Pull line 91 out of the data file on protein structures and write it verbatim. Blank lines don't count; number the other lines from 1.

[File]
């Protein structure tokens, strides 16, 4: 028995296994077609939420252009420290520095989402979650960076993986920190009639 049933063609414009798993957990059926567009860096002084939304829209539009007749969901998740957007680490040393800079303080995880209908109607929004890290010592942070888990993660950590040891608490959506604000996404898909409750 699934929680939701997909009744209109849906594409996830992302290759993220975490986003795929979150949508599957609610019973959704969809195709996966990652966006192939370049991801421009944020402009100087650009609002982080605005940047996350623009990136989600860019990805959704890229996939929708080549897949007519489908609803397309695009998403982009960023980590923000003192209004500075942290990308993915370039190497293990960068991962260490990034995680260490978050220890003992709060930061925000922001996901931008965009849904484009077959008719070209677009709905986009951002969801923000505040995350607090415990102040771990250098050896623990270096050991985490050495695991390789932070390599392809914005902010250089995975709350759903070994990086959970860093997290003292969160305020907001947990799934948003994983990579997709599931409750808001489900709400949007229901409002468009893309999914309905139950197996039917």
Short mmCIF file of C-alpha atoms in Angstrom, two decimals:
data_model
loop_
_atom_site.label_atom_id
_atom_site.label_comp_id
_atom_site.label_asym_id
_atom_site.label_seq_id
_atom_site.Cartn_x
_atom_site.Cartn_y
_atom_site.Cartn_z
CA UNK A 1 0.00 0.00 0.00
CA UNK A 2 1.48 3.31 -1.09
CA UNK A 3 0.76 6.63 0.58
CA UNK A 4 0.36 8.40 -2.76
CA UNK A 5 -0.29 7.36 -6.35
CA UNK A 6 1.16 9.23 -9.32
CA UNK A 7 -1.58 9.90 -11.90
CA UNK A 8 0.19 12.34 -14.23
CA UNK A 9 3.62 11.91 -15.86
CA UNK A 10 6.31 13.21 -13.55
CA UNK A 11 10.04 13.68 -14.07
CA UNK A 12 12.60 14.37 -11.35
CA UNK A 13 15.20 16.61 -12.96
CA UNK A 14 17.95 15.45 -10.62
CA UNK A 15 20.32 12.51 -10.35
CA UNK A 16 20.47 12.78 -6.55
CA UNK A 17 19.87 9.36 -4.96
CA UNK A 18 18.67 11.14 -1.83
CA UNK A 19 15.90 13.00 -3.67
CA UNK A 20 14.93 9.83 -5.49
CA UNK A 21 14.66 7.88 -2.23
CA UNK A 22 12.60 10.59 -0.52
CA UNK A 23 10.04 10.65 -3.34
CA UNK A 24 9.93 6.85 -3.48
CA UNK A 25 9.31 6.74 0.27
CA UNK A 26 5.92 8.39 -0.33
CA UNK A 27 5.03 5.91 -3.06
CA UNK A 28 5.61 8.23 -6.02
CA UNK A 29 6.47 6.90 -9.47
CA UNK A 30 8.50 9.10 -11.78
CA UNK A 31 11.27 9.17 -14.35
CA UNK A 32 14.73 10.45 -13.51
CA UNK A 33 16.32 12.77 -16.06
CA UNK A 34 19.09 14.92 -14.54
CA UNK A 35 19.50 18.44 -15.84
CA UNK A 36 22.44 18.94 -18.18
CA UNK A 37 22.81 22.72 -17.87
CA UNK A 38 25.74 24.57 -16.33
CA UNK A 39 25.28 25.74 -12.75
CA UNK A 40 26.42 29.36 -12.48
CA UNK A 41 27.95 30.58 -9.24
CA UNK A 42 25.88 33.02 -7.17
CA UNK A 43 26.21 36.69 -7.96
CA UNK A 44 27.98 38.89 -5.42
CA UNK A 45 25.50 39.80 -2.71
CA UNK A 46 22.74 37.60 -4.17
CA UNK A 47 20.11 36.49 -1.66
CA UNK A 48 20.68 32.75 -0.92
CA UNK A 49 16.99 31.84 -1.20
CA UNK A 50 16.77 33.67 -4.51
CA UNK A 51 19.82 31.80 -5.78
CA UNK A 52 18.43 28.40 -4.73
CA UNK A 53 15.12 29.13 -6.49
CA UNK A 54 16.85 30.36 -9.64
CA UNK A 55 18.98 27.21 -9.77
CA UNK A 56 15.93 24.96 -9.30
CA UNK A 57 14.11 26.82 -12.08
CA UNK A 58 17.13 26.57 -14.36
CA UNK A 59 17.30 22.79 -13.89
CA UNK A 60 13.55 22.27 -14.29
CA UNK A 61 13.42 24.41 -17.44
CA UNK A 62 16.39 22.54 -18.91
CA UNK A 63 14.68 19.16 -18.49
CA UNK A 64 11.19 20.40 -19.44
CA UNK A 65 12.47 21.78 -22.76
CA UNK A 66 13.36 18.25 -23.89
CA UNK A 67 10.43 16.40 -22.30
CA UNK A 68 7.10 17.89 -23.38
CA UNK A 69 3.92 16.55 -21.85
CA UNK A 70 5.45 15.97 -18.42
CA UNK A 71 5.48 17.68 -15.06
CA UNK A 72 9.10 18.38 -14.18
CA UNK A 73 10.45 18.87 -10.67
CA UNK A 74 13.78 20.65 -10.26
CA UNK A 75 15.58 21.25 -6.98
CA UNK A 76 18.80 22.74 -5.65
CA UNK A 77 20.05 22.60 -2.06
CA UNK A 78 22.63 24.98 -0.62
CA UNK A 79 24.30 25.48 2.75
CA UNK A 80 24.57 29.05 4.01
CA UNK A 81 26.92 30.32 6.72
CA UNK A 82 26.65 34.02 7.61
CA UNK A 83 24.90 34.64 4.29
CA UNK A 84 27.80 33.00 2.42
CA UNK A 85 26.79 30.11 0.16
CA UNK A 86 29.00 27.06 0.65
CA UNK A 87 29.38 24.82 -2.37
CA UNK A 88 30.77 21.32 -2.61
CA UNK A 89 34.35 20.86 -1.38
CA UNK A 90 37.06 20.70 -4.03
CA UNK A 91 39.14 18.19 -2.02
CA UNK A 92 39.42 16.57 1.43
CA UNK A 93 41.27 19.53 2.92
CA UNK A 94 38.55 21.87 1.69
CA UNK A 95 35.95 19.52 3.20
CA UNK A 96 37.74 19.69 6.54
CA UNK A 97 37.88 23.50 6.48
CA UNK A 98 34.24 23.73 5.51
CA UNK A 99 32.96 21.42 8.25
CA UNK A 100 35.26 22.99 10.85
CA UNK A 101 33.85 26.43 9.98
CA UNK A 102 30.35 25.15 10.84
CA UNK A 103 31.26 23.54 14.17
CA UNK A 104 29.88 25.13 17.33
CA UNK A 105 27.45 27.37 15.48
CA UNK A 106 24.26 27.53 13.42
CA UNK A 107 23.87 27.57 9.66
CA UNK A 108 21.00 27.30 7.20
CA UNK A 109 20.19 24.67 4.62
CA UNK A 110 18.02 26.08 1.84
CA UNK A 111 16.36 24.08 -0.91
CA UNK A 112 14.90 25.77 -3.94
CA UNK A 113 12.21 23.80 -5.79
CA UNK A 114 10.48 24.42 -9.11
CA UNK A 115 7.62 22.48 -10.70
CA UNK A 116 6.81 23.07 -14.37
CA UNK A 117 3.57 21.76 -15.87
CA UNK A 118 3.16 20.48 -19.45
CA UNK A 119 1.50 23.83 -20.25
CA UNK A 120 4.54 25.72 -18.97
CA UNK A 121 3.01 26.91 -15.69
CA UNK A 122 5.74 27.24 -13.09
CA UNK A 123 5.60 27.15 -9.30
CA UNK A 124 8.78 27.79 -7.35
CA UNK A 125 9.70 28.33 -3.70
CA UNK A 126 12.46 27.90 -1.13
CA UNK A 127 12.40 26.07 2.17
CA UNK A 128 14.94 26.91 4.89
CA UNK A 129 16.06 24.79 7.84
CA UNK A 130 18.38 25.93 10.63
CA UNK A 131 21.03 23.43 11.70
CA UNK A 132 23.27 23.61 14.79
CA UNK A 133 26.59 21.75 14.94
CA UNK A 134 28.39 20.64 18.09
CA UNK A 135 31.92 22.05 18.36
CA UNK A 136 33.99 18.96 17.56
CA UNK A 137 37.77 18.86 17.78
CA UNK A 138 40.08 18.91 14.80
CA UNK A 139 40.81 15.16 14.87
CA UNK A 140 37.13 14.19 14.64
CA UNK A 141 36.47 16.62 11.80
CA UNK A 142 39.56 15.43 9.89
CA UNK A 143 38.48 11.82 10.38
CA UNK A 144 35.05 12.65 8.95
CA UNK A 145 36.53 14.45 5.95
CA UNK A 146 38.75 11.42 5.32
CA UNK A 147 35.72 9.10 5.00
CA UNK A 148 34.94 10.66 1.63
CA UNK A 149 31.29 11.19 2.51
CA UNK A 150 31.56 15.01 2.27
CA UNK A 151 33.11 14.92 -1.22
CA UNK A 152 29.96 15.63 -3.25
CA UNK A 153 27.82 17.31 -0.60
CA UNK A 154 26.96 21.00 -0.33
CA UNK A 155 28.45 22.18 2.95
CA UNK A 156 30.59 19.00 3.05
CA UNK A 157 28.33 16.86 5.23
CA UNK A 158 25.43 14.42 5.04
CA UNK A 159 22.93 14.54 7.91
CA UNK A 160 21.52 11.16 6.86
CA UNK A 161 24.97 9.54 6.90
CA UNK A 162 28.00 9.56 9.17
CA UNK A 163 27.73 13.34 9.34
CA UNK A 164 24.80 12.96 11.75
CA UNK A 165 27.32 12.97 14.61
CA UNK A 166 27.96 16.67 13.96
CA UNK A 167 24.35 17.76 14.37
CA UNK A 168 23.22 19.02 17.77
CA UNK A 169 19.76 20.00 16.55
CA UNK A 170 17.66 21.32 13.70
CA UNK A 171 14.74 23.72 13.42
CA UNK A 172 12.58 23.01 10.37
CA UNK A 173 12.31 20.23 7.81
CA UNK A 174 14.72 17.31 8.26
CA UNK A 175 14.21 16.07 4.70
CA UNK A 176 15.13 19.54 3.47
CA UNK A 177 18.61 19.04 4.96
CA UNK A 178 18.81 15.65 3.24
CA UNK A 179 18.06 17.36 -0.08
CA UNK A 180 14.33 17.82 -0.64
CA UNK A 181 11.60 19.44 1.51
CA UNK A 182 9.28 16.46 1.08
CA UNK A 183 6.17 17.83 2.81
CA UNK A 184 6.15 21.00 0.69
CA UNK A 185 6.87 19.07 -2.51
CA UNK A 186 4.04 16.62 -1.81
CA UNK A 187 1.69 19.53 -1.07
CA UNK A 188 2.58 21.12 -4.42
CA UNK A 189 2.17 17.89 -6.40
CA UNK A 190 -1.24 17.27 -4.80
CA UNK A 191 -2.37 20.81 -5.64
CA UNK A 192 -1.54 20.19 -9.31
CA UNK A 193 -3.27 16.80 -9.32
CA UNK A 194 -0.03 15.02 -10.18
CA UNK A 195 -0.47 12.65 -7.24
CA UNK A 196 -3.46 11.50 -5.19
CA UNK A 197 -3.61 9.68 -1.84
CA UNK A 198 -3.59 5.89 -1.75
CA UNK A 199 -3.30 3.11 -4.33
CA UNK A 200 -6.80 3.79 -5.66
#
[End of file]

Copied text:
CA UNK A 80 24.57 29.05 4.01